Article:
The labelling theory was developed by sociologist Howard S. Becker. Becker believed that deviance is not inherent to an act, but rather instead focuses on the tendencies of vast majorities to negatively label minorities or those seen as deviant from norms.
Deviance on the whole is perceived as a social process, this is down to the idea that each society or culture creates rules of behaviour by which its members are governed and, of necessity, controlled. Ideology is crucial in defining certain behaviour as deviant and others as non-deviant because the concept is critical in terms of understanding and explaining deviance. However, ideology alone isn’t a sufficient enough explanation as it is evident that people are able to think what they like about their own and other people's behaviour, (you are free, for example, to believe it is not deviant to spit on the streets or litter). What is important is the person’s ability to enforce these as ‘normalities’ or an act of deviance.
According to Becker (63), a deviant is simply someone to whom the label of ‘deviant’ has been successfully applied upon, so therefore deviant behaviour is simply the behaviour that people label so, this goes back to my point on ideology being insufficient due to free will of what individuals perceive as ‘deviance’. Some people are more likely to be labelled as a deviant than others due to the perceived ideas of race, gender and class. Not everyone who commits an offence is punished for doing so. There are a number of factors as to whether or not the person should be arrested, charged and convicted. Significantly, a person’s appearance, background and personal life reflect who they are, for instance if a sophisticated, white, upper class student of Eden was to be caught vandalizing or drinking underage, the punishment would be far more lenient than if it were a Afro Caribbean, working class student of Scunthorpe community college caught vandalizing. This is due to the pragmatic labelling of male Afro Caribbean’s as delinquents, trouble makers and criminals from as young an age as 11. Piliavin and Briar (64) discovered police decision on whether to arrest a youth was primarily based on their physical mannerisms, i.e. Appearance and body language, from this the police judged youths. Moreover police arrests were also influenced by gender, class and ethnical background, as well as where and at what time these occurrences took place. An example of this would be that those people stopped late at night in areas of a high crime rate ran a greater risk of being arrested because of where and when they were stopped. Likewise, studies by Piliavin & Briar showed that ASBO’s (Anti-Social Behaviour Orders) were unreasonably used against those people from ethnic minorities.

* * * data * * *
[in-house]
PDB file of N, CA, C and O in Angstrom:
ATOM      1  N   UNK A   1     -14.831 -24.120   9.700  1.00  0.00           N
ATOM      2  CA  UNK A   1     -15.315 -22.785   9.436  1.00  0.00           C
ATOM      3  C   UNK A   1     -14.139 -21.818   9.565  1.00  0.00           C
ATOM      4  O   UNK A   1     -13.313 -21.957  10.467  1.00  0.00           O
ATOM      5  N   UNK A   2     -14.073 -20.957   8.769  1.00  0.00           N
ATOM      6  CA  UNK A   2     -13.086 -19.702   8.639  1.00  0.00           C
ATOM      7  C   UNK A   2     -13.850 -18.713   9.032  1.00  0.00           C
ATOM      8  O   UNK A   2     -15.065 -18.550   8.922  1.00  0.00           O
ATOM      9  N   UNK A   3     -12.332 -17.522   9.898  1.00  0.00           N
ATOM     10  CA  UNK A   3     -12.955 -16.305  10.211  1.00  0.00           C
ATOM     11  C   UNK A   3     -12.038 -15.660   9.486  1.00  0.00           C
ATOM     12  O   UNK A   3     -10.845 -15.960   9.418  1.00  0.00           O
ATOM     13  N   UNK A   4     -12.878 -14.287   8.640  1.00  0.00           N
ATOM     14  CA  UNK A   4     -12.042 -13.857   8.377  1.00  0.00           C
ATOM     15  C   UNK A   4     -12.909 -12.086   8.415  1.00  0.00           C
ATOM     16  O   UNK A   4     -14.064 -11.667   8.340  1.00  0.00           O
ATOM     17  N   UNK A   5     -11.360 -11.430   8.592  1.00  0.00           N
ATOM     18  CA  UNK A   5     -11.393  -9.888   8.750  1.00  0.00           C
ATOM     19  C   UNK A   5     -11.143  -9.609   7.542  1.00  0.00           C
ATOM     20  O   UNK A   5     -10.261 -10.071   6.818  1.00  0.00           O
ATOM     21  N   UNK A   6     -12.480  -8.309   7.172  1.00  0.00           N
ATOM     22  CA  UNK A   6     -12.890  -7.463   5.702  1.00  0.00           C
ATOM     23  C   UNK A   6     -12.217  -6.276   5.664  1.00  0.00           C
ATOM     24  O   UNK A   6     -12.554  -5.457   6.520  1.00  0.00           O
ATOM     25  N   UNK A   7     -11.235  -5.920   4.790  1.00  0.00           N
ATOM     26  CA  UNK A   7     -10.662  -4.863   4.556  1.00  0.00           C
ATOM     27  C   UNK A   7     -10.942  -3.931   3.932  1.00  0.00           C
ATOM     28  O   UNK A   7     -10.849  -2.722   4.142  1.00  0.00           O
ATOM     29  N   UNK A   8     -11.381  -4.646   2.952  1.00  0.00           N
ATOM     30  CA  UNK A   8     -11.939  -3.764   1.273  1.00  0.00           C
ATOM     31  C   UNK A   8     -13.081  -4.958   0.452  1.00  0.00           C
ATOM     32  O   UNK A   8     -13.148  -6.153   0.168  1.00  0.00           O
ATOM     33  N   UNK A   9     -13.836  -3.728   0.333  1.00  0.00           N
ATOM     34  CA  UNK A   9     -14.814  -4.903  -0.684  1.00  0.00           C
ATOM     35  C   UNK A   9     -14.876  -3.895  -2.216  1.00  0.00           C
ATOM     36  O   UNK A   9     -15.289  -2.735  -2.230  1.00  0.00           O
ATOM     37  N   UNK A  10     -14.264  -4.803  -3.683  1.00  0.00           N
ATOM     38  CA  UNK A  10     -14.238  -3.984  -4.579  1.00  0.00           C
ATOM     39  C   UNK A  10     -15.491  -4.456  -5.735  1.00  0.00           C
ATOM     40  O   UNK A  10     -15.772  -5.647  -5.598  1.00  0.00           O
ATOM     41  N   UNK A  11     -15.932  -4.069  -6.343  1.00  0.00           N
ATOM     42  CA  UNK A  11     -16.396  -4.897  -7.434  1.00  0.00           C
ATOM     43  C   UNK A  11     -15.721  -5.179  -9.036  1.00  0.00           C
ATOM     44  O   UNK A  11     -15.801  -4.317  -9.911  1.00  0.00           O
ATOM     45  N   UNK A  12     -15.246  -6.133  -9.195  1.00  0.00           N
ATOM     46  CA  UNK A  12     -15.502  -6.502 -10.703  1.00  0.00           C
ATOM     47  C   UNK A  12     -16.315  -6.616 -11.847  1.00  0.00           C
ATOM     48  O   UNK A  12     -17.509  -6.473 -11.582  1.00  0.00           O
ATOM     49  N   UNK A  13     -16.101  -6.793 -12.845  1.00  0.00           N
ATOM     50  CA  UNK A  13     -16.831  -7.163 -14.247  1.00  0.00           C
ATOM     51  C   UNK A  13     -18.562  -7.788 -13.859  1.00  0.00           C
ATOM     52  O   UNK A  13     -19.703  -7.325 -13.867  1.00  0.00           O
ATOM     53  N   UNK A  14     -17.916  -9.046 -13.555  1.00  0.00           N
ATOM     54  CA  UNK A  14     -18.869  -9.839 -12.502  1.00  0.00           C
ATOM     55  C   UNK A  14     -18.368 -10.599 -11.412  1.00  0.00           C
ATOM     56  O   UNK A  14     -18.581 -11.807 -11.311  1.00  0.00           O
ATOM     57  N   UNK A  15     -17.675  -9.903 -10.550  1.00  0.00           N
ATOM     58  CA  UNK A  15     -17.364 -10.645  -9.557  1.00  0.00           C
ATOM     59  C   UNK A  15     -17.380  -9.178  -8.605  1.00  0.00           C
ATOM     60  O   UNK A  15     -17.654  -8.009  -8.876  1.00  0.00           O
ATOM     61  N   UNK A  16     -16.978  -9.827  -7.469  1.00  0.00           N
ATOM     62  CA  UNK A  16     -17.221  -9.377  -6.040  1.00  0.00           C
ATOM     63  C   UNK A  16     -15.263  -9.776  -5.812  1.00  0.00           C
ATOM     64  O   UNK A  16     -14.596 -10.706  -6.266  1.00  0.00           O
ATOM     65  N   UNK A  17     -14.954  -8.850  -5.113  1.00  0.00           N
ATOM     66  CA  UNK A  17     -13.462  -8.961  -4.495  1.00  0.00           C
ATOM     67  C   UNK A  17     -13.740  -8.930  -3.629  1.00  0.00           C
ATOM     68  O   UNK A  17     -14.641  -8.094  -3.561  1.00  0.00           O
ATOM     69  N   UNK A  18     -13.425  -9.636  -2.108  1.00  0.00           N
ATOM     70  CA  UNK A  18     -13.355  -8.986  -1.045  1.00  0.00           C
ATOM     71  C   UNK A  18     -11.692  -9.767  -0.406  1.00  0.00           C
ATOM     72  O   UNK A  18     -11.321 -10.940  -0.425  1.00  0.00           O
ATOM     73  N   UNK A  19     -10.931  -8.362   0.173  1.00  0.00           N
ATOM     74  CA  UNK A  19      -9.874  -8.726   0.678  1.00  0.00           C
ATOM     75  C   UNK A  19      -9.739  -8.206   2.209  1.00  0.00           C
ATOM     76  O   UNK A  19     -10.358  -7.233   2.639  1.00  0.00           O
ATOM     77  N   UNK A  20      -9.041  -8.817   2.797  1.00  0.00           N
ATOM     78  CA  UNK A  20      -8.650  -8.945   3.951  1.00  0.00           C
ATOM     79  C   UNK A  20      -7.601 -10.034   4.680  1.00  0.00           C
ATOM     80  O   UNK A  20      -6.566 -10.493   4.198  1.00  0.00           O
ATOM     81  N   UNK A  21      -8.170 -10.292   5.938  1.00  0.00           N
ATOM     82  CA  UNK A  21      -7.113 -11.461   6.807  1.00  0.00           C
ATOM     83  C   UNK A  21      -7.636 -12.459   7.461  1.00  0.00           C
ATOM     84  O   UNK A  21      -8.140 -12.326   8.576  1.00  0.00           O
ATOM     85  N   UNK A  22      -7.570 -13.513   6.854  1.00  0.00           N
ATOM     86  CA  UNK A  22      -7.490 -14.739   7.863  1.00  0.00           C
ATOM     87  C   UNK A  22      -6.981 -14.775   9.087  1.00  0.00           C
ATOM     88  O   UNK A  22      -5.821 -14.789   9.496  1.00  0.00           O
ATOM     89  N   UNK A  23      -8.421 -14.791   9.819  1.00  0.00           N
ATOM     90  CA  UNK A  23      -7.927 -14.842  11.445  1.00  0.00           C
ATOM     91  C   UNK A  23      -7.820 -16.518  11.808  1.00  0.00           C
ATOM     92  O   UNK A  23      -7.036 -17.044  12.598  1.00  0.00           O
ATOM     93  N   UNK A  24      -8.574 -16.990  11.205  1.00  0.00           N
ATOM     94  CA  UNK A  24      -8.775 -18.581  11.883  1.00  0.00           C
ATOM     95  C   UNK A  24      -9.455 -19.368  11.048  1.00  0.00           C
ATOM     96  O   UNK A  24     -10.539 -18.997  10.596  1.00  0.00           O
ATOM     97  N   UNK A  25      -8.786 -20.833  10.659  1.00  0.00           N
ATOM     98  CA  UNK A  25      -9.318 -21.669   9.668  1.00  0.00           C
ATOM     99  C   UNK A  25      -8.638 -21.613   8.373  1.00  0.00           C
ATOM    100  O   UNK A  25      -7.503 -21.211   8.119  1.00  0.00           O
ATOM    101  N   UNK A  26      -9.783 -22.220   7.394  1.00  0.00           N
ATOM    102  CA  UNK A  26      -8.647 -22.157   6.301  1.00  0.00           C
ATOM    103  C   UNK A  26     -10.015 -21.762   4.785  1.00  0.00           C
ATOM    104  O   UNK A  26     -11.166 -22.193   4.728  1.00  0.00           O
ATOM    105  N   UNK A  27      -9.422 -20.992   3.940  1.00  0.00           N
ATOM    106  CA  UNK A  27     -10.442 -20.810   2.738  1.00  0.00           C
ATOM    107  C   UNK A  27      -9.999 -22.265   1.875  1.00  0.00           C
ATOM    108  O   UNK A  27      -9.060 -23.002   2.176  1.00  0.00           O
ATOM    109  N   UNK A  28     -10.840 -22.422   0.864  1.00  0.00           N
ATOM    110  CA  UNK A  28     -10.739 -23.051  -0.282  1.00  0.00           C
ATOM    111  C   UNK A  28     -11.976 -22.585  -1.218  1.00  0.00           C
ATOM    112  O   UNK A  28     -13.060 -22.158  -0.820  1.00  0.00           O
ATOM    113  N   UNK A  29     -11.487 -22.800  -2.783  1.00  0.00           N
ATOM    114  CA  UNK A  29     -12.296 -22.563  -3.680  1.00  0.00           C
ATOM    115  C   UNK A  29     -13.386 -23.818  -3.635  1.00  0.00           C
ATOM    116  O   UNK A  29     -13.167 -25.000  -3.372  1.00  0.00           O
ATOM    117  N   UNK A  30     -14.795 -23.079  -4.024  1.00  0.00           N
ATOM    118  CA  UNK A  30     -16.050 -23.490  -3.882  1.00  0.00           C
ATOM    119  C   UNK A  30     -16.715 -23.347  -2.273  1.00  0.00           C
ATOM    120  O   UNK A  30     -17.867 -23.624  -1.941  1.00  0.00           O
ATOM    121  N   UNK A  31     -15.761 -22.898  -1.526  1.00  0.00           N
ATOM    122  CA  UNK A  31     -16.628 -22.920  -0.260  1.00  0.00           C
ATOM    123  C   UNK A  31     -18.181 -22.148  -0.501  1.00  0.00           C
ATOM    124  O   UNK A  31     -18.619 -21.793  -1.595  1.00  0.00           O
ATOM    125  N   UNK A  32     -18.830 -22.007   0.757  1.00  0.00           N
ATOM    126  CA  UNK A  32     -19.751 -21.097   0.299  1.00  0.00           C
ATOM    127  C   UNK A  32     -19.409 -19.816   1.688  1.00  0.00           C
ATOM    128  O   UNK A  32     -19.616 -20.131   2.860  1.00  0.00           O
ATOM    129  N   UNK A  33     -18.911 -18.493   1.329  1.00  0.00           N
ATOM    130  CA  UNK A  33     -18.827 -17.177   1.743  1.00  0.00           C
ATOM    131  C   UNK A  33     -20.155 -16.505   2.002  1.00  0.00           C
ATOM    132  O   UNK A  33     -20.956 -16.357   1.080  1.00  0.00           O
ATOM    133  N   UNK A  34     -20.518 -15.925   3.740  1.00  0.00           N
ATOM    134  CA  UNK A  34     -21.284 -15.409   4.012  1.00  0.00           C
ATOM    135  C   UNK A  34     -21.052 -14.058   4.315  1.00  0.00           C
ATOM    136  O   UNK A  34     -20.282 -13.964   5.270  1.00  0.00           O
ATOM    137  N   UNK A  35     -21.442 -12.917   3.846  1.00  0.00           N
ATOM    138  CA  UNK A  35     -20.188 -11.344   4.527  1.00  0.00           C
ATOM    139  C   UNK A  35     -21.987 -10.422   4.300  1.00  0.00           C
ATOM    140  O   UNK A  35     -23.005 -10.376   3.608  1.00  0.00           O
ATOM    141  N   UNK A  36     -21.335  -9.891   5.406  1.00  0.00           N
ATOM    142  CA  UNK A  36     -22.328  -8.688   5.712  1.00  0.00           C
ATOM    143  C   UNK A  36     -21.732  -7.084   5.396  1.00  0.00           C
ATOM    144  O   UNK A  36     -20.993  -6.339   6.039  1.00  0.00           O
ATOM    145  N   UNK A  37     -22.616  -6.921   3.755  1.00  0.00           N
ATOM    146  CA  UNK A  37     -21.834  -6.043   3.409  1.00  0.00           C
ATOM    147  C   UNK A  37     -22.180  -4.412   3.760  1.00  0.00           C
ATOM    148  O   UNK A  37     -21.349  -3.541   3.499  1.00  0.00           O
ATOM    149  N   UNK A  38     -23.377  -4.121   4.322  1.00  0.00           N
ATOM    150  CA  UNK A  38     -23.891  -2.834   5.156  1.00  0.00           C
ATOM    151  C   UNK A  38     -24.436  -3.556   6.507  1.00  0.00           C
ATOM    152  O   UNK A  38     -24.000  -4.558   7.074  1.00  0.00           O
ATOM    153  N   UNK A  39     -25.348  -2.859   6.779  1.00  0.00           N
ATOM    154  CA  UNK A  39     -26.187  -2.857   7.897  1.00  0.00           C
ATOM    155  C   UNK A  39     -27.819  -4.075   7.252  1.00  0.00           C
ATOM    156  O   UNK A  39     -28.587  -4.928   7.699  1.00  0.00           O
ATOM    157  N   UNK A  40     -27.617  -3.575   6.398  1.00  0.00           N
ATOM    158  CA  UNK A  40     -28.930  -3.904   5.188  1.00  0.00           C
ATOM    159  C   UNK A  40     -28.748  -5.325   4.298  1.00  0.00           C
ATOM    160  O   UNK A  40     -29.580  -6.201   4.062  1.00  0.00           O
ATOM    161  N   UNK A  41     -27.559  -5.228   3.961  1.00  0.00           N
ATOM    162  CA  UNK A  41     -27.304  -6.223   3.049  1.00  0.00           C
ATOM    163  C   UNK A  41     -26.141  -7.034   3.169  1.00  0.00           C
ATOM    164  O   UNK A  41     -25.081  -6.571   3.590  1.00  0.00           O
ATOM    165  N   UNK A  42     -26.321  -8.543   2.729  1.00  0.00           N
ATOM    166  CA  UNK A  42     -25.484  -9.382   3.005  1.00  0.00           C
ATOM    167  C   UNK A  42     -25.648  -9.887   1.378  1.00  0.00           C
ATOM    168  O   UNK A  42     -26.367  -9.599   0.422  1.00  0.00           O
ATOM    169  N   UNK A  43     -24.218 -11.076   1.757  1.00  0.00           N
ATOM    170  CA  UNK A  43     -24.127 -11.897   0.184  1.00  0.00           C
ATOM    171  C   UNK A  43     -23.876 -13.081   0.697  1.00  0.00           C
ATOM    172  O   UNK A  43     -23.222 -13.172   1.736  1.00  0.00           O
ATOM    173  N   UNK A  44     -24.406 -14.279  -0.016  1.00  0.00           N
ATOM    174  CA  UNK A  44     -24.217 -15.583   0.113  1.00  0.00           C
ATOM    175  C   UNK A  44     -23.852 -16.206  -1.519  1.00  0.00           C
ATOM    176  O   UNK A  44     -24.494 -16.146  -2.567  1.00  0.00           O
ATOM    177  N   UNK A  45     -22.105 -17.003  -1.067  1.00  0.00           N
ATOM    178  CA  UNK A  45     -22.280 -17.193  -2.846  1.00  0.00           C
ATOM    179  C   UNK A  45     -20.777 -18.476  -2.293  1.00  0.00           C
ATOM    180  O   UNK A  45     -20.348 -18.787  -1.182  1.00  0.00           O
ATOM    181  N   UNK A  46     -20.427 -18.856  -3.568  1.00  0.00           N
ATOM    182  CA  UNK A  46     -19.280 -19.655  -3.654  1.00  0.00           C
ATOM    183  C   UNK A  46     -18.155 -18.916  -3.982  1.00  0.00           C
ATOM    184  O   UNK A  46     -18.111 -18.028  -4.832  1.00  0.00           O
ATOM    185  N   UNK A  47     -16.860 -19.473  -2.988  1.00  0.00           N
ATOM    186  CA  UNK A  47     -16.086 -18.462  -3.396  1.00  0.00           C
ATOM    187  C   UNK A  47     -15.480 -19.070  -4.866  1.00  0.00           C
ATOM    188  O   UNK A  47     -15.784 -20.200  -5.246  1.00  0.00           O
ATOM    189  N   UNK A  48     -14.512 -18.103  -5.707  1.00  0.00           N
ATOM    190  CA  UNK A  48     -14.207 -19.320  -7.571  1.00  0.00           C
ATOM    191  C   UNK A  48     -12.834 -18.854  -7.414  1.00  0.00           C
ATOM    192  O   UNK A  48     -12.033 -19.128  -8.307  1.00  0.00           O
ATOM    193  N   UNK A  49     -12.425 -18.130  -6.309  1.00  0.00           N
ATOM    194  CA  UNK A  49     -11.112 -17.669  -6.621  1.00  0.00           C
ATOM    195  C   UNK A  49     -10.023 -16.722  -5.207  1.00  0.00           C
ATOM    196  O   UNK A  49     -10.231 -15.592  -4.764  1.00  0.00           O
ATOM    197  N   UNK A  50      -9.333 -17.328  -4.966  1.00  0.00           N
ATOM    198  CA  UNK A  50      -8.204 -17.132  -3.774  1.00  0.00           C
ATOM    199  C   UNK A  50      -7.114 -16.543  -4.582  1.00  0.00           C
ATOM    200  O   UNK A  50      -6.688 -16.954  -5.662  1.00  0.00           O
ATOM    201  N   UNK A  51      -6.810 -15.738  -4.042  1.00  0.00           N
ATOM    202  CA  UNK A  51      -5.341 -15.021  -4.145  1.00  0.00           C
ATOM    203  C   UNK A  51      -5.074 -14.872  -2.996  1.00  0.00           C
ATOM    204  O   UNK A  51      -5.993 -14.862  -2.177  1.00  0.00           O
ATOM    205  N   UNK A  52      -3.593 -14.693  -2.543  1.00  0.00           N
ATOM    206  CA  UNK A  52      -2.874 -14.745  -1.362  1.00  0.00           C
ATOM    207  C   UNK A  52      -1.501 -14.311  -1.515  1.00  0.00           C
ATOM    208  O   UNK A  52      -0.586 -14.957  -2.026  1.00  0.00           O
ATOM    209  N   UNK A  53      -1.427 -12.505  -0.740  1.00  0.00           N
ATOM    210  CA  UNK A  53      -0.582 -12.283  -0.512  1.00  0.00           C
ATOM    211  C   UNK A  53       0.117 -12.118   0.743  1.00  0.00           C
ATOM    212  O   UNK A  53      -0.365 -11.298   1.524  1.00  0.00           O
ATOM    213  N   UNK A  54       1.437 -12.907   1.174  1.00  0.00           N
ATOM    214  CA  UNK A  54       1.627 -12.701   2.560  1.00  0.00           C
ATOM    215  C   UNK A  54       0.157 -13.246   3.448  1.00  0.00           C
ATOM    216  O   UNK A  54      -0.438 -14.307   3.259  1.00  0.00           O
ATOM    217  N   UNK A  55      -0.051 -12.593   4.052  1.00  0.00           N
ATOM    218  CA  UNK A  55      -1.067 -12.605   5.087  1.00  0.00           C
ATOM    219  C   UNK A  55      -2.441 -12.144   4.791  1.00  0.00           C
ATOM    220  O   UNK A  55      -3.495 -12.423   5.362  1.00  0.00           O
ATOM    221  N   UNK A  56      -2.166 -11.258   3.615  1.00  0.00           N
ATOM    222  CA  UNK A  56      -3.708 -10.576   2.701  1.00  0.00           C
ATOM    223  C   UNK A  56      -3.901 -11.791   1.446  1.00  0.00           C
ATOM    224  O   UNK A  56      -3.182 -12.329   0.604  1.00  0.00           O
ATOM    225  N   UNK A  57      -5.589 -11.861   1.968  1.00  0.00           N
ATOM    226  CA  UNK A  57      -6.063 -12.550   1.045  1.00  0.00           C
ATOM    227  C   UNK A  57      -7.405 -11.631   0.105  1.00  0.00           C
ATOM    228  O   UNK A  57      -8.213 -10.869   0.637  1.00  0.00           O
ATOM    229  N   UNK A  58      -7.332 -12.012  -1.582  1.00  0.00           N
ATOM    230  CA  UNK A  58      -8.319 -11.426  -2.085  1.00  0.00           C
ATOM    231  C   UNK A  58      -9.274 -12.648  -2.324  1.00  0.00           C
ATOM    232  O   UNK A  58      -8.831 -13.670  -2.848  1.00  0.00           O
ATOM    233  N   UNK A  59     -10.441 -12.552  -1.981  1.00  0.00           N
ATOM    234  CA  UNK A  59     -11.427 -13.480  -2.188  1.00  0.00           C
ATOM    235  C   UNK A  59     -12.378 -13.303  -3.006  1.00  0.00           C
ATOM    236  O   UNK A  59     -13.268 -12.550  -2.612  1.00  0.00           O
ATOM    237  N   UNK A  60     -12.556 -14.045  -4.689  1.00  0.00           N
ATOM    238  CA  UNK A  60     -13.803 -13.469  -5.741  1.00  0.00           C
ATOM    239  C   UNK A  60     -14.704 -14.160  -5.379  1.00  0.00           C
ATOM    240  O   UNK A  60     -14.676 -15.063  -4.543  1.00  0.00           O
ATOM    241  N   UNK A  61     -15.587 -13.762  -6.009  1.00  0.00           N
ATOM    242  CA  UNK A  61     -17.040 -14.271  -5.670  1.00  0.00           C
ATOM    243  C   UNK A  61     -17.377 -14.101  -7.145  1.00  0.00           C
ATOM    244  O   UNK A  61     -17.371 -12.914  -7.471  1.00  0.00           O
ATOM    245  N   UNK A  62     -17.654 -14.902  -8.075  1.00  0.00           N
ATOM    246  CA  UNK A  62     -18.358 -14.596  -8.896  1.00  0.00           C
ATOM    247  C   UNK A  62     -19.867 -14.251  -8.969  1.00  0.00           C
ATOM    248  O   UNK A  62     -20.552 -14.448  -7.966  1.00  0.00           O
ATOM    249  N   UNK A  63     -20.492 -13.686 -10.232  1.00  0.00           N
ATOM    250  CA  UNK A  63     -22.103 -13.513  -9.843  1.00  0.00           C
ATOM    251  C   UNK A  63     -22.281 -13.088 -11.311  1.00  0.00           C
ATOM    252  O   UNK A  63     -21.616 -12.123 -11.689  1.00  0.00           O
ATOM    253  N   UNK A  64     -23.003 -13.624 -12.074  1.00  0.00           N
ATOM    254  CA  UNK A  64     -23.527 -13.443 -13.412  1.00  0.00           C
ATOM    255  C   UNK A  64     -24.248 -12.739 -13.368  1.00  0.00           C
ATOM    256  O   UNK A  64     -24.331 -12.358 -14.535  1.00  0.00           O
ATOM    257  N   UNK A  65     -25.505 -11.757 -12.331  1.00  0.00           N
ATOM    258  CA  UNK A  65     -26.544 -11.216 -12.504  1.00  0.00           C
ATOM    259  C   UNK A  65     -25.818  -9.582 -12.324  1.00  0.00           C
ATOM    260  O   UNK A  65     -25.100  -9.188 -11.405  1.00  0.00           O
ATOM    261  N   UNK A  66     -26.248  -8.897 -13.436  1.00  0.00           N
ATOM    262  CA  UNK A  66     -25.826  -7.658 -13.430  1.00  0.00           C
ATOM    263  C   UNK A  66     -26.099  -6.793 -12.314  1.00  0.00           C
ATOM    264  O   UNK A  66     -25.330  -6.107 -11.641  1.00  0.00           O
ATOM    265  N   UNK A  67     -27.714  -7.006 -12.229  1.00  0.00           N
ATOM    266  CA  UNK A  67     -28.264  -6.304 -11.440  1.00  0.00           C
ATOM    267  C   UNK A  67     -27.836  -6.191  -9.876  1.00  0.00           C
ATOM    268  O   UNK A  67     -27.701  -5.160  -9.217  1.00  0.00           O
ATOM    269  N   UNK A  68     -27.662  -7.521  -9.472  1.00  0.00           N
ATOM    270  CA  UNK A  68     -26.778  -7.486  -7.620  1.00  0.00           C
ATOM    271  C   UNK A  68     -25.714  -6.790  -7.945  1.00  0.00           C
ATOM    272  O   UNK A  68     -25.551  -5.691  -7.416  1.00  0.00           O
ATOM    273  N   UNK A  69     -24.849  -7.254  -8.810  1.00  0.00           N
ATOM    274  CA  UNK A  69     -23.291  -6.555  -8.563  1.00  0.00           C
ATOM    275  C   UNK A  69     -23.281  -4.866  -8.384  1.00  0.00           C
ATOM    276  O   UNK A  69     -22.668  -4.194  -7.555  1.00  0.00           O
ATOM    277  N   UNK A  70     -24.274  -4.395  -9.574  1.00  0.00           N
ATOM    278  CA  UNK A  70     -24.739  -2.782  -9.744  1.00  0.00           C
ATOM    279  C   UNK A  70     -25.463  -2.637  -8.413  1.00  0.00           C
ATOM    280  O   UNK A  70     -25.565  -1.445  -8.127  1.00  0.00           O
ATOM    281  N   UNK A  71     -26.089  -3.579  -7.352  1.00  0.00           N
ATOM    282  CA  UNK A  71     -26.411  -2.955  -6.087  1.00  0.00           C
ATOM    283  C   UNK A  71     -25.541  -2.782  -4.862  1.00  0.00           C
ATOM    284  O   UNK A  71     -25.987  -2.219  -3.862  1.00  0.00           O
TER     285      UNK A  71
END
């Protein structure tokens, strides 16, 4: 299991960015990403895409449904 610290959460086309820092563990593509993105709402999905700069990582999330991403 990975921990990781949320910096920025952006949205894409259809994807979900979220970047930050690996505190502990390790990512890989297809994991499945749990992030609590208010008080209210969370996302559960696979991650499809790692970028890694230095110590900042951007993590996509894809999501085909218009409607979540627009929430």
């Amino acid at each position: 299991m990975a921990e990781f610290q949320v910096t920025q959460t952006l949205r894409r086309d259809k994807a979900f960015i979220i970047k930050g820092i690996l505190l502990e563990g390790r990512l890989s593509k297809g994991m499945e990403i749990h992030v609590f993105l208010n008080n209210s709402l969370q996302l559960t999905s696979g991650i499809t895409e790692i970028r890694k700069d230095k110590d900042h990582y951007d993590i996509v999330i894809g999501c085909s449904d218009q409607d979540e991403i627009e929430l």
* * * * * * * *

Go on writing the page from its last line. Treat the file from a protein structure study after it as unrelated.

Police Officer’s decisions over arrest are greatly influenced by superficial stereotypes of given offenders. A study by Cicourel (68) discovered officers ‘common sense theories’ of what an offender is like lead them to crack down on specific groups of people. The resulting outcome of this is that the police force goes out purposely searching for anyone that fits a stereotypical ‘deviant’ or anyone that fits officer’s typifications. This shows class bias within law enforcement agencies, predominately working class areas are patrolled most intensely. In doing so police officers patrol more attentively in working-class areas, leading to more arrests being made therefore the stereotype of the working class as ‘criminals’ is moreover confirmed. Cicourel deems ‘justice to be negotiable‘in that when a middle class youth is arrested, he is less likely to be charged. This is down to his/her background not fitting the stereotype that the police see as ‘delinquent’. Moreover, Cicourel sees this partly down to the negotiations made by middle class parents being far more successful in convincing the authorities that this will not occur...